VLA Family -- Cyg X-3

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About this Image

A VLA 'family picture' showing relativistic jet sources of both galactic and extragalactic origin together in the same field thanks to a happy line-of-sight coincidence. The central object is the famous microquasar Cygnus X-3, originally discovered in X-rays back in 1967, and located at a distance of 10 kiloparsec from Earth. Microquasars are X-ray binary systems whose relativistic jets are powered by mass transfer between a normal star and a black hole, or neutron star, companion. Extended emission is also detected in the Cygnus X-3 vicinity, but its possible connection with the microquasar is yet being investigated. At the bottom left corner, one can see a triple radio source with three perfectly aligned components recently discovered at merely three arc-minutes from the microquasar. This object is interpreted as an anonymous radio galaxy well beyond the Milky Way. The central component is where the radio galaxy supermassive black hole is believed to hide, while the other two would correspond to extended radio lobes powered by a bipolar relativistic jet. Microquasars are known to be small scale replicas of their biggest cousins radio galaxies and quasars, sharing both a similar physics and morphology. This image is probably the first case where representatives of both families are simultaneously imaged and resolved so close in the same shot. Three different VLA observing runs of Cygnus X-3 obtained in 1992, 1997 and 2000 had to be appropriately processed and merged in order to produce it. Color scale is logarithmic. The image also contains a background layer showing the same field in the near infrared as observed in 2005 with the 3.5 m telescope and the OMEGA2000 camera at the Calar Alto observatory in Spain.

Investigator(s):  J. Sanchez-Sutil, J. Marti, J. A. Combi, P. Luque-Escamilla, A.J. Munoz-Arjonilla, J. M. Paredes

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Technical Data

    Telescope VLA 
    Date of Observation 2000-08-29 
    Type of Observation Continuum Observations 
    Center of Image RA: 20:32:25.77, Dec: 40:57:28.28 (J2000)  
    Field of View 0.0733 x 0.0733 degrees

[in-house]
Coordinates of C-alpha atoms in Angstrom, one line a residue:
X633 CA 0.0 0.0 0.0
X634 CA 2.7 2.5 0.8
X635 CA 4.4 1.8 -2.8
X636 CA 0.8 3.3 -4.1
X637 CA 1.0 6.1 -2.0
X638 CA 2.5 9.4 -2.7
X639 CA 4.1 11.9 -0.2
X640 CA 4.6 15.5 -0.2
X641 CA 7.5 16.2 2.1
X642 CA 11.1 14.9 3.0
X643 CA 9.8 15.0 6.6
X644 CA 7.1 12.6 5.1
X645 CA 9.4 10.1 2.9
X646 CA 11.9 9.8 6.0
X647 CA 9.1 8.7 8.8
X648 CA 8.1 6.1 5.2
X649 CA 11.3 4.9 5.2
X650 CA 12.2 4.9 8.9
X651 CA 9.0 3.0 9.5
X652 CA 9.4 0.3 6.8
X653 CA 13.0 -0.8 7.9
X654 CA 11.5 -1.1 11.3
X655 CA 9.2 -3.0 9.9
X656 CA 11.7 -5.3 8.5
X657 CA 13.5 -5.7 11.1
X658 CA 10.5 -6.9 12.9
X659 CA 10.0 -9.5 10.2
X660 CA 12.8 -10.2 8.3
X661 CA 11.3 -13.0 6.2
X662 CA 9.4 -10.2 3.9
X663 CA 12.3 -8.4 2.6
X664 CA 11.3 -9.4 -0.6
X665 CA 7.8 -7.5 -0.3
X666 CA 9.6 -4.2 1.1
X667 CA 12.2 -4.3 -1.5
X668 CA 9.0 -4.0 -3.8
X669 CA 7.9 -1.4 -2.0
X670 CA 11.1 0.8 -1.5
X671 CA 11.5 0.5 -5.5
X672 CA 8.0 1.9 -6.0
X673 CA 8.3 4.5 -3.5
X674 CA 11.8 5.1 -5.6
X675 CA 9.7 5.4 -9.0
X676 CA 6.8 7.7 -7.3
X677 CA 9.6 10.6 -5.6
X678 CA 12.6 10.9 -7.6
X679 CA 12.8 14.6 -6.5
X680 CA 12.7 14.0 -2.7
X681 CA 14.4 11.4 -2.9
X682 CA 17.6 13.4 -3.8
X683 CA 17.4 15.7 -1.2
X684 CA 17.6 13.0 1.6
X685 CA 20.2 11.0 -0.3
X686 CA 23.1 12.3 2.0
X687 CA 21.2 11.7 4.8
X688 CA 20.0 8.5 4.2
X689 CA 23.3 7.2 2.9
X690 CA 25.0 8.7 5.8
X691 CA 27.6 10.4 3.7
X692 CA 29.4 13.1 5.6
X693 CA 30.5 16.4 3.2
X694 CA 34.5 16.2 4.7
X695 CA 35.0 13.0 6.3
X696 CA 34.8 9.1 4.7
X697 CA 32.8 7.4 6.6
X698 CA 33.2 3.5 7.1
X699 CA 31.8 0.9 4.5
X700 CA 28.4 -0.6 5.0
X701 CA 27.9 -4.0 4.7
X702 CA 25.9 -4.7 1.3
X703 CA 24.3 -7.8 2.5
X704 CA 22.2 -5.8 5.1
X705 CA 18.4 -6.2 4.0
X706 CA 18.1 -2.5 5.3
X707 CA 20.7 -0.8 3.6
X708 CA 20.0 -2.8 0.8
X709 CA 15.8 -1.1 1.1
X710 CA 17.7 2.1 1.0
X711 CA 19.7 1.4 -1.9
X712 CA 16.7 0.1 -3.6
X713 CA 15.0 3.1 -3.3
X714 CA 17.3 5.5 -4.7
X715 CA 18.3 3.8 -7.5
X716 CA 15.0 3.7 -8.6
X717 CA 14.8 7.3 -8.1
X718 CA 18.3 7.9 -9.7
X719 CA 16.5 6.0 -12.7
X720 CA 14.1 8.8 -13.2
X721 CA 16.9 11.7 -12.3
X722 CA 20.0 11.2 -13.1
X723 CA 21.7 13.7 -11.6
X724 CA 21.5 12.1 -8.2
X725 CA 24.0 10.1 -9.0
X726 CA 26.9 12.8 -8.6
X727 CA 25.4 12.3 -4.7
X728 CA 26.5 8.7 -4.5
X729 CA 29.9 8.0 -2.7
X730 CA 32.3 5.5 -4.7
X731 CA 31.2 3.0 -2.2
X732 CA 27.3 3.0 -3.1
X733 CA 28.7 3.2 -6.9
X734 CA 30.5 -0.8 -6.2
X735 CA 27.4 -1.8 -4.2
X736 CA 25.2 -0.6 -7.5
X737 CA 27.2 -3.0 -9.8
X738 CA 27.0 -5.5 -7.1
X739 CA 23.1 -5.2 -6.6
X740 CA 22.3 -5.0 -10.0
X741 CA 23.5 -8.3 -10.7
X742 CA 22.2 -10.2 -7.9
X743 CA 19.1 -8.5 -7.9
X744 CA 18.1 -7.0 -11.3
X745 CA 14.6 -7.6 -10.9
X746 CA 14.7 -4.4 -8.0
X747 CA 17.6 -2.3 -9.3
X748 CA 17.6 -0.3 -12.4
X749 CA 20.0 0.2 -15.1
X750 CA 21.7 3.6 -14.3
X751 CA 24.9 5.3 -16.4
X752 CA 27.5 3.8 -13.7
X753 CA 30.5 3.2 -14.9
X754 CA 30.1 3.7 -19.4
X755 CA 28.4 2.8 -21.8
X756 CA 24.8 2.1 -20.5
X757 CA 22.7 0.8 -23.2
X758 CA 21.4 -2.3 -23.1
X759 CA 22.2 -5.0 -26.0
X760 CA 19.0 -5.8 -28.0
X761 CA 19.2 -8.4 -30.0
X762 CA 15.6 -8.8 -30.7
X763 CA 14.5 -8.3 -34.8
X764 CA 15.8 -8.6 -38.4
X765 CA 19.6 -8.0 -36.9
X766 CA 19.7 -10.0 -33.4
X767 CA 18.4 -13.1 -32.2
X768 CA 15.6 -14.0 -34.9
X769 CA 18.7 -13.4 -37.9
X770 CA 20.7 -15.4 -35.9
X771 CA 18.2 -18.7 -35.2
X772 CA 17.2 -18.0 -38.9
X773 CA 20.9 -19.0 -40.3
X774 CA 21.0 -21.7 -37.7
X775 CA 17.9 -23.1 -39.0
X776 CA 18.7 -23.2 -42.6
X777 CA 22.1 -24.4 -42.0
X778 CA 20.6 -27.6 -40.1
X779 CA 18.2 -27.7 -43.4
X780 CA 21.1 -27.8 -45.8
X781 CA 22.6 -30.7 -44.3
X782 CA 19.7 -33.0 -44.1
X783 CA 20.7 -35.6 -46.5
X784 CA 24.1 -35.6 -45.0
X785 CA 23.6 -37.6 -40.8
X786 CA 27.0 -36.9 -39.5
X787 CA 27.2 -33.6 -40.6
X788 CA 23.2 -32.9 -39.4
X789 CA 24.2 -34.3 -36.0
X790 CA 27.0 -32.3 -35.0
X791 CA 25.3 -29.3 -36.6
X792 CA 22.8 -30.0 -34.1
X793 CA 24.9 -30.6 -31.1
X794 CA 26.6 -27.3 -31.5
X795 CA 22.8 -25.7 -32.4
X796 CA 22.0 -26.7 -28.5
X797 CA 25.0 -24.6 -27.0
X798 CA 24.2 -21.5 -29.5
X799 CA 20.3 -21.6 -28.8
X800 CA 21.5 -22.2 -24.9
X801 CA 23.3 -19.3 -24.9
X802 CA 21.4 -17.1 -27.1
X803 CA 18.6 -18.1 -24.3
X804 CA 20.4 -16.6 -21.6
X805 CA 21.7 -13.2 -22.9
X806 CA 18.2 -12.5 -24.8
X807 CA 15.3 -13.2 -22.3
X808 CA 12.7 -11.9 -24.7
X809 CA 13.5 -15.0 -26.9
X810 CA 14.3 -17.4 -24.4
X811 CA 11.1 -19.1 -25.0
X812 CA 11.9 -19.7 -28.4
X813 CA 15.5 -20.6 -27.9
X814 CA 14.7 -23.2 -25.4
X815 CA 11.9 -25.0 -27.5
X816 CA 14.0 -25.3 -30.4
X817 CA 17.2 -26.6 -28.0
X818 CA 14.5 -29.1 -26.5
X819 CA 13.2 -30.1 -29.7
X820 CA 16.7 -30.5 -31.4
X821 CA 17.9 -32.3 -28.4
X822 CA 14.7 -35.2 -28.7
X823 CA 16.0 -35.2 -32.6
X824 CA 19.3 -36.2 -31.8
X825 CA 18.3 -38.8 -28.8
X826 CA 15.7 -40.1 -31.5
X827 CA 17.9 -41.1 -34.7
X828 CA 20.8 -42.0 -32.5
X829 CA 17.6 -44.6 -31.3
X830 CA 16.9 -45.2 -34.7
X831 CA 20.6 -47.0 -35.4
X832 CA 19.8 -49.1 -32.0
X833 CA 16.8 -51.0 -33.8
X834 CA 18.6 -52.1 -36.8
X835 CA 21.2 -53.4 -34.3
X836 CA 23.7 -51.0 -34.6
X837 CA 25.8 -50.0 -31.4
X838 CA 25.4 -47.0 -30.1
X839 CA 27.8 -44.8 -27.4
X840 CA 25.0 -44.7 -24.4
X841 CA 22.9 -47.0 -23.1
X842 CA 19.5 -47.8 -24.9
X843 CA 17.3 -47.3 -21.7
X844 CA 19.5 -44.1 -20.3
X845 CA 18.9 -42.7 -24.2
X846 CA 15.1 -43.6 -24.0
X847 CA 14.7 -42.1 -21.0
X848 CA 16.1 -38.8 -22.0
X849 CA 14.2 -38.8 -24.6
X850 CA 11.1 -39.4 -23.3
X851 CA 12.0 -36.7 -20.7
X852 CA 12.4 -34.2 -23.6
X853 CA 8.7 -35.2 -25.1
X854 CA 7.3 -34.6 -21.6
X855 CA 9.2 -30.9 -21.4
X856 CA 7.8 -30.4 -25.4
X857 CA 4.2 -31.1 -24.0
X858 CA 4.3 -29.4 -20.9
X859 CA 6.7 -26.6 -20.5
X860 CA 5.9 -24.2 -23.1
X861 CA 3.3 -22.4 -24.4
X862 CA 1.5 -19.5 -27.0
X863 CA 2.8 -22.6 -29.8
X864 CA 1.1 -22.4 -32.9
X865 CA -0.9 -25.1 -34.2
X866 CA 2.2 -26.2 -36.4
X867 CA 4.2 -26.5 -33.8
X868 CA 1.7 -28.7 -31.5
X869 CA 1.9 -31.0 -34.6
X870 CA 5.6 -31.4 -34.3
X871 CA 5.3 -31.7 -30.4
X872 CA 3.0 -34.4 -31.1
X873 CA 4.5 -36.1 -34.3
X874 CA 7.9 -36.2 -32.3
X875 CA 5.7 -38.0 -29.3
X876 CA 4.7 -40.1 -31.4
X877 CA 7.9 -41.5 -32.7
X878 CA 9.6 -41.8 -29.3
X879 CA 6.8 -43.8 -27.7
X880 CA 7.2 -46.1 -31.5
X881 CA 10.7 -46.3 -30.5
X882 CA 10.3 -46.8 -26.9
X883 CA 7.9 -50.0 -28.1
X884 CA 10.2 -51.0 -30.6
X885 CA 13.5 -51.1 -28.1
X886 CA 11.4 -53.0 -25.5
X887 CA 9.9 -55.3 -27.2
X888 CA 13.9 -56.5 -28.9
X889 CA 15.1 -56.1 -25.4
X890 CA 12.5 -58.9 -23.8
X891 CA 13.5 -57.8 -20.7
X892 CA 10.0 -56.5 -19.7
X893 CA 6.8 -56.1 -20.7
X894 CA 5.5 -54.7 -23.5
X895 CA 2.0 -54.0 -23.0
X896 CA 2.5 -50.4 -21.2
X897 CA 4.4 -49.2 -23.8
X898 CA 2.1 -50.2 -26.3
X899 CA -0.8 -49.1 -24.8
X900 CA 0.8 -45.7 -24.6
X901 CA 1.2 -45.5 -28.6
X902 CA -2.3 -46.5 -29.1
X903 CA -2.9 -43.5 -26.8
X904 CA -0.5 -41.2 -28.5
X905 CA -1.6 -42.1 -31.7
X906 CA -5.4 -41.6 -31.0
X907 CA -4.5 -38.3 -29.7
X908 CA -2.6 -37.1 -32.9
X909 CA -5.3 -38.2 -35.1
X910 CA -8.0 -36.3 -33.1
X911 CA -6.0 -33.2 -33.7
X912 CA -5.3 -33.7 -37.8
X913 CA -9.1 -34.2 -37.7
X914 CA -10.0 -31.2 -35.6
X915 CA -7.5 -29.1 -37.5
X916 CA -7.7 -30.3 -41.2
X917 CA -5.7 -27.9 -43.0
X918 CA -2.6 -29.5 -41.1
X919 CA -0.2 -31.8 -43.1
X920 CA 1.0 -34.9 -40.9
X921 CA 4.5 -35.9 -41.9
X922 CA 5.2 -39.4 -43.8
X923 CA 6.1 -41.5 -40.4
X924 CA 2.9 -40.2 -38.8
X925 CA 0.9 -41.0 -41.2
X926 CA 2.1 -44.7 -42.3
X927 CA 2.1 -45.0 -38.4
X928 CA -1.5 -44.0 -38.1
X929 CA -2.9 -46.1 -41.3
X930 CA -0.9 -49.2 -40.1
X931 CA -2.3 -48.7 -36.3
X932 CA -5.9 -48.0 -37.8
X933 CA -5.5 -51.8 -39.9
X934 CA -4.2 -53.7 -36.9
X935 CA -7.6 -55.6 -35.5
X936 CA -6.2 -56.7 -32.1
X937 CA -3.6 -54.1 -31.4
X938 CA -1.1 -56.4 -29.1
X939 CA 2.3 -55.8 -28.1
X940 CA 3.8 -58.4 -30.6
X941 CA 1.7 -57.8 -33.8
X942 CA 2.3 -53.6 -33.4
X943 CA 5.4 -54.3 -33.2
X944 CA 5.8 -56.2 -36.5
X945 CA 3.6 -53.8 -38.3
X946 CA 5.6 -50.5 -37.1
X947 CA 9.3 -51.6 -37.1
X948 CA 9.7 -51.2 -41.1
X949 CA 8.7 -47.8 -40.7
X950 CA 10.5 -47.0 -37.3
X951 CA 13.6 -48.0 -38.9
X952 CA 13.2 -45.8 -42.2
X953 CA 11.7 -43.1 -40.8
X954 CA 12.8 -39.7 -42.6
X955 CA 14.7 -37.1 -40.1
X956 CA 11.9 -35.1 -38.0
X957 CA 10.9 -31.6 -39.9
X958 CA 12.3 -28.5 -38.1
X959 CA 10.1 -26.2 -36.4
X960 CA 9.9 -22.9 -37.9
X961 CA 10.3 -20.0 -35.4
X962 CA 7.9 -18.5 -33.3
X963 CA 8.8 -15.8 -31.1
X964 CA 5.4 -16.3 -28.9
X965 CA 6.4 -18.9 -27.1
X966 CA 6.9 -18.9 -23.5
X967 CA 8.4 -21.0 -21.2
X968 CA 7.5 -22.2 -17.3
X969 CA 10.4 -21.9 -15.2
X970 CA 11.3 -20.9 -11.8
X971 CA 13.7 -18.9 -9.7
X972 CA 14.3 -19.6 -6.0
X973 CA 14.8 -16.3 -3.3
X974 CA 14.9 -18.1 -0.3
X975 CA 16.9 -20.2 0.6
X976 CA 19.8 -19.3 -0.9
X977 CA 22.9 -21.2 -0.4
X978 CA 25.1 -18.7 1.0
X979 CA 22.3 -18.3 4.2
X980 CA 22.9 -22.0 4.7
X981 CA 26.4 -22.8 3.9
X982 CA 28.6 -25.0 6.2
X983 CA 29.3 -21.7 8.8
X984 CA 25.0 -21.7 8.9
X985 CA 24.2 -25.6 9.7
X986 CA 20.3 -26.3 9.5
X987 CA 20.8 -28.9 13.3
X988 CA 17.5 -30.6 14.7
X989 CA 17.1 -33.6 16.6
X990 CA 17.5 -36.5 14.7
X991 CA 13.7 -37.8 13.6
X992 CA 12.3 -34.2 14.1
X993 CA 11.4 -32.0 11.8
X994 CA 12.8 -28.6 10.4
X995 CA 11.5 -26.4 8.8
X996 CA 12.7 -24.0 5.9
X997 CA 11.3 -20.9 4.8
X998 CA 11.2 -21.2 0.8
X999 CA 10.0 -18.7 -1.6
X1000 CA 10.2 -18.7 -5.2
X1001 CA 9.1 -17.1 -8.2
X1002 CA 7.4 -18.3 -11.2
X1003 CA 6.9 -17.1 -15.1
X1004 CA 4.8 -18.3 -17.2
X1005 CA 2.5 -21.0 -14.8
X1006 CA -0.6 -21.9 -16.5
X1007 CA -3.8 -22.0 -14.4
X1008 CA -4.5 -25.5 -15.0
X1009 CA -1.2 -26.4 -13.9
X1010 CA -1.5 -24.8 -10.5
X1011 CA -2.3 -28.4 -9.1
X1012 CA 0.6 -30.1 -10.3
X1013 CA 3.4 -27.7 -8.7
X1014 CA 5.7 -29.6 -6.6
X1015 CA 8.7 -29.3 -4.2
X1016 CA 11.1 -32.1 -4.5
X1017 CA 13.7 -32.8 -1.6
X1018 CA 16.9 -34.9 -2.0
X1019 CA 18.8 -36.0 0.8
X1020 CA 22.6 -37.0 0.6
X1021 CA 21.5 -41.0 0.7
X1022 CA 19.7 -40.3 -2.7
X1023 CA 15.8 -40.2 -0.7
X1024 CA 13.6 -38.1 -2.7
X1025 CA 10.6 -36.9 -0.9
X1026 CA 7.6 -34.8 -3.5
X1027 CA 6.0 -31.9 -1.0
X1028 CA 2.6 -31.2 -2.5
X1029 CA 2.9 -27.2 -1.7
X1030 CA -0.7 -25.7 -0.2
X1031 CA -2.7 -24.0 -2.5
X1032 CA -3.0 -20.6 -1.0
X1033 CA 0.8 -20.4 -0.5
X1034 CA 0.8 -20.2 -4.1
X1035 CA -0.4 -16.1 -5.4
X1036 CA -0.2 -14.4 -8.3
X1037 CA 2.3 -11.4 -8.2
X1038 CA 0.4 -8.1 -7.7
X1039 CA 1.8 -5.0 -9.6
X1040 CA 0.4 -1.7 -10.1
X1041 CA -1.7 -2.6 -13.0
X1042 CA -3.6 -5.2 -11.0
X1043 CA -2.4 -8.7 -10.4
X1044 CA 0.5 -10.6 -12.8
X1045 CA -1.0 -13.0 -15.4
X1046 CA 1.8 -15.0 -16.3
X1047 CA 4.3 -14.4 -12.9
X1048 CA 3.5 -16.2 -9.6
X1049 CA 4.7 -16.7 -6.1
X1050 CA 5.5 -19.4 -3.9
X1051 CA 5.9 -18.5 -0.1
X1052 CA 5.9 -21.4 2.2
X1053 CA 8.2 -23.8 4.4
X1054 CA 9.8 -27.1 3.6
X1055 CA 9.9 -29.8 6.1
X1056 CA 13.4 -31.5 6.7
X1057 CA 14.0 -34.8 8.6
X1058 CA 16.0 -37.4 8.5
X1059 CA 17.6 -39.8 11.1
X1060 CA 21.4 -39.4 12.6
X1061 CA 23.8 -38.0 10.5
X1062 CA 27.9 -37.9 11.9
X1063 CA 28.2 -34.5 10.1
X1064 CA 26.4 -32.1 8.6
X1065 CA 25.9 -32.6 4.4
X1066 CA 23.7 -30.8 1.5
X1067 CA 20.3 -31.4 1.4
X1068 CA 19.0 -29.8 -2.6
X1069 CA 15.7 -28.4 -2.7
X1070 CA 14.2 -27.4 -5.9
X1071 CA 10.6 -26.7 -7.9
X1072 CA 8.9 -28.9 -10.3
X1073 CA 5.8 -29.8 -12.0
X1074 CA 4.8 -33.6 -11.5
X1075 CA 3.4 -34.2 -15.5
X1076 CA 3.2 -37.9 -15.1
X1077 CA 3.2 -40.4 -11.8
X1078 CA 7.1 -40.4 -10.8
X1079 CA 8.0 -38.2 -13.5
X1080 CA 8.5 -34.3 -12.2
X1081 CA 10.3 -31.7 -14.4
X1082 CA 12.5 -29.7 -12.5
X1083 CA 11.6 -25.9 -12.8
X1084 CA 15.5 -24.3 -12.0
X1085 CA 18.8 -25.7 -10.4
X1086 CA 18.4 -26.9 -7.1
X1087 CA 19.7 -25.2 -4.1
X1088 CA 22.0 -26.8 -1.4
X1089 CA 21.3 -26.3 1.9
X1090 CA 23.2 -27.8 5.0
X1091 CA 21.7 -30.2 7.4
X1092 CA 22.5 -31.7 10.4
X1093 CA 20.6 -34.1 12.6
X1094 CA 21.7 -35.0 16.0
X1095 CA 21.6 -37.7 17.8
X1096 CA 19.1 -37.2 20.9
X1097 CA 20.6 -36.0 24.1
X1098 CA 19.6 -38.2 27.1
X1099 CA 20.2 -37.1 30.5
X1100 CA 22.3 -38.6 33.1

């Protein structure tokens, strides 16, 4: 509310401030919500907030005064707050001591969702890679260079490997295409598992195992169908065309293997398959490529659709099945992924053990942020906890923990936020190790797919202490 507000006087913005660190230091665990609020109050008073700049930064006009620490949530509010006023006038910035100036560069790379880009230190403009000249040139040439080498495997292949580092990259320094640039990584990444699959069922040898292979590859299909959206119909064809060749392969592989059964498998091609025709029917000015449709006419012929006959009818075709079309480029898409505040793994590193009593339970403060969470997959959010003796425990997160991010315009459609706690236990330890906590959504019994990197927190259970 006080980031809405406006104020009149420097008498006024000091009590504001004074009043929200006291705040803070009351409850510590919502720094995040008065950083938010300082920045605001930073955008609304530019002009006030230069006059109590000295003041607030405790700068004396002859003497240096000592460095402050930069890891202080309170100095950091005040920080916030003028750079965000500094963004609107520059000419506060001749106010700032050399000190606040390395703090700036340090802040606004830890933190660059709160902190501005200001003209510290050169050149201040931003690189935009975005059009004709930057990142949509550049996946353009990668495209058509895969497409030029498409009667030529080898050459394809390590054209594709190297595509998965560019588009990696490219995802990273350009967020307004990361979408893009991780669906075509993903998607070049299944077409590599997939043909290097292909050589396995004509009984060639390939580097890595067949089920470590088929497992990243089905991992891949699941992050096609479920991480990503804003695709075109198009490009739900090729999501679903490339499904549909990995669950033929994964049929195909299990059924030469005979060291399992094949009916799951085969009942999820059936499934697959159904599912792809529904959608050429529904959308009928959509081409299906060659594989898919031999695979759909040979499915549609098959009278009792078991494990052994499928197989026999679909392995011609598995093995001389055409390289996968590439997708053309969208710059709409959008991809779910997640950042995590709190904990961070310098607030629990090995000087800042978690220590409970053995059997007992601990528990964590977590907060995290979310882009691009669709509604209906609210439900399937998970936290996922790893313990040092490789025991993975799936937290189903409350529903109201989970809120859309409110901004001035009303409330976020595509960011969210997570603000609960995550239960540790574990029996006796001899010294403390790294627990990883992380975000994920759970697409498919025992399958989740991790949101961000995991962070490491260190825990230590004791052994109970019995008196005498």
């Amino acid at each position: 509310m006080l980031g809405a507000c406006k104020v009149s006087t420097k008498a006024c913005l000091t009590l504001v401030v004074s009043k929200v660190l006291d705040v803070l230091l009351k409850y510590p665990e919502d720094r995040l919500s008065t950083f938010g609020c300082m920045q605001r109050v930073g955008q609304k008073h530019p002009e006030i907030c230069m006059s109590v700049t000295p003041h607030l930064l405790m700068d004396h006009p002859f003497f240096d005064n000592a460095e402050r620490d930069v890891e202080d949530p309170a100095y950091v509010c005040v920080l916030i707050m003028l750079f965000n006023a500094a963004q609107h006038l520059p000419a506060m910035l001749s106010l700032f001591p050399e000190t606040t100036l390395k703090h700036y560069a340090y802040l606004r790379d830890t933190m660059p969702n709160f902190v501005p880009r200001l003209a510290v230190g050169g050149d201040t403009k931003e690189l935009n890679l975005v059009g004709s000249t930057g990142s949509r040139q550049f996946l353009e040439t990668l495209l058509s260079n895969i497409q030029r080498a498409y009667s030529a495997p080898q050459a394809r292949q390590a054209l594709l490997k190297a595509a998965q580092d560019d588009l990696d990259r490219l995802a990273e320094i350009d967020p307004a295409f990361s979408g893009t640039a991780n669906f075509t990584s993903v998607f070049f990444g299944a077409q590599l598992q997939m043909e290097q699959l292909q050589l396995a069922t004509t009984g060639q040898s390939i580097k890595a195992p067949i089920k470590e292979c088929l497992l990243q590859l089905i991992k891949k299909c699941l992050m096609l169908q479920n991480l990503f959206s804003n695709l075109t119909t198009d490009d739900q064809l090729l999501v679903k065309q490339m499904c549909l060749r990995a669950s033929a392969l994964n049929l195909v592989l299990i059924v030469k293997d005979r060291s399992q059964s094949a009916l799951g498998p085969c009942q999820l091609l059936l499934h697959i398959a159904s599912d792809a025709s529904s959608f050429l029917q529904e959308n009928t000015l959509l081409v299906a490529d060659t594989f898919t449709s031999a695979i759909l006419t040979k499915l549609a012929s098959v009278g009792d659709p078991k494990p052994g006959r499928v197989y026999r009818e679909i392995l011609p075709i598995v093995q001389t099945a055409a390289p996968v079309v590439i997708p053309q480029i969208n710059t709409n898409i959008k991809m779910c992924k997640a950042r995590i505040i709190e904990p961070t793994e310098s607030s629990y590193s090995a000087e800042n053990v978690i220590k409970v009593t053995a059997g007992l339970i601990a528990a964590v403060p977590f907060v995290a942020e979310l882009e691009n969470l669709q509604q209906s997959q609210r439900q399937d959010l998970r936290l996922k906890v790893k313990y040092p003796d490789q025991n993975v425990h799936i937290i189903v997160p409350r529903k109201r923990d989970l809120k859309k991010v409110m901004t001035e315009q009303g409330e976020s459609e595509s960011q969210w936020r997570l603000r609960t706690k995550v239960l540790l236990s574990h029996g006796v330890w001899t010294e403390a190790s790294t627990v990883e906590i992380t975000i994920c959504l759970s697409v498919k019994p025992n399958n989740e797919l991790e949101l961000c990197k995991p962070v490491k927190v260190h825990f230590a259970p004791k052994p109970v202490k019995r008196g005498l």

Technical Caption A VLA 'family picture' simultaneously showing two relativistic jet sources: the famous microquasar Cygnus X-3 and a newly discovered radio galaxy seen practically along the same line-of-sight. The image is a composite of radio (blue-red layer, 6 cm) and near infrared (white layer, 2.2 micron) layers based on observations originally intended to study Cygnus X-3, located at the image centre. The field of view shown corresponds to a 4.4 arcmin radius and the synthesized beam is a practically circular Gaussian giving a 1.5 arc-second angular resolution at radio wavelengths. In the near infrared, angular resolution is about 1 arc-second limited by the atmospheric seeing. North is up and East is left. In addition to the microquasar, an anonymous radio galaxy of Fanaroff-Riley type II is well detected (bottom left corner) at merely three arc-minutes South-East from Cygnus X-3. This much fainter object appears as a remarkable triple radio source with all components perfectly aligned. The central one is believed to be the radio galaxy core and the other two correspond to symmetric lobes powered by a large-scale relativistic outflow. To our knowledge, this image is the first case where representatives of galactic and extragalactic relativistic jet sources can be simultaneously resolved so close in the sky. Certainly, it provides an excellent teaching tool to introduce students to the large family of accretion-powered jet sources in the Universe. The image radio layer comes from reprocessing and combining VLA data of Cygnus X-3 taken in 1992, 1997 and 2000 in the DnC, B and D configurations of the array, respectively. Practically all VLA antennae were available during the observations and the total on-source time amounts to 11 h. This multi-configuration work gives us sensitivity to both arc-minute extended emission and yet enough angular resolution to resolve the arc-second relativistic jets of Cygnus X-3 in the North-South direction. The fact that we recover these transient arc-second features is not unexpected and comes thanks to the 1997 data obtained weeks after a giant Cygnus X-3 radio outburst (Marti et al. 2000, ApJ, 545, 939). Arc-minute extended emission is also detected close to Cygnus X-3 and its possible connection with the microquasar is currently being investigated. The production of the final image has involved a substantial degree of data processing both in the uv and image plane. The central core of Cygnus X-3 behaved as a very strong and fast variable source during the observation. The VLA data had to be split into blocks where variability did not exceed 5%, subtract the variable unresolved core, and later recombine all blocks to produce an almost 'variability free' image. As final cosmetic step, a constant core with the average flux density level of 100 mJy was artificially added to its precise location to restore the Cygnus X-3 morphology. A zero value of the ROBUST parameter was used in the radio mapping process and the primary beam correction has been also applied, restricted to a 50% response. The rms noise achieved close to the phase center amounts to 9.5 micro Jy/beam. Cygnus X-3, its nearby extended radio emission and the radio galaxy are difficult to be comfortably visualised at once due to their wide spread in brightness and angular size. In order to enhance their visual appearance, we have used Photoshop to isolate them from the original FITS file and assigned logarithmic brightness scales appropriate to their respective peak flux density levels. The extended emission was also slightly smoothed using a Gaussian filter. All image features were later recombined into the same radio layer taking good care of preserving their astrometry. As quoted above, the final image also includes a background layer containing the near infrared view of the field also added with Photoshop. This corresponds to a 2005 deep Ks-band image obtained with the OMEGA2000 camera at the 3.5 m Calar Alto telescope of the Centro Astronomico Hispano Aleman (CAHA) in Spain (Marti et al., 2006, A&A, 451, 1037). Its limiting magnitude is Ks=18.7. The near infrared counterparts of both Cygnus X-3 and the radio galaxy core can be seen when carefully inspecting the image. Further details on this image have been reported in Sánchez-Sutil et al. A&A, 479, 523 (2008).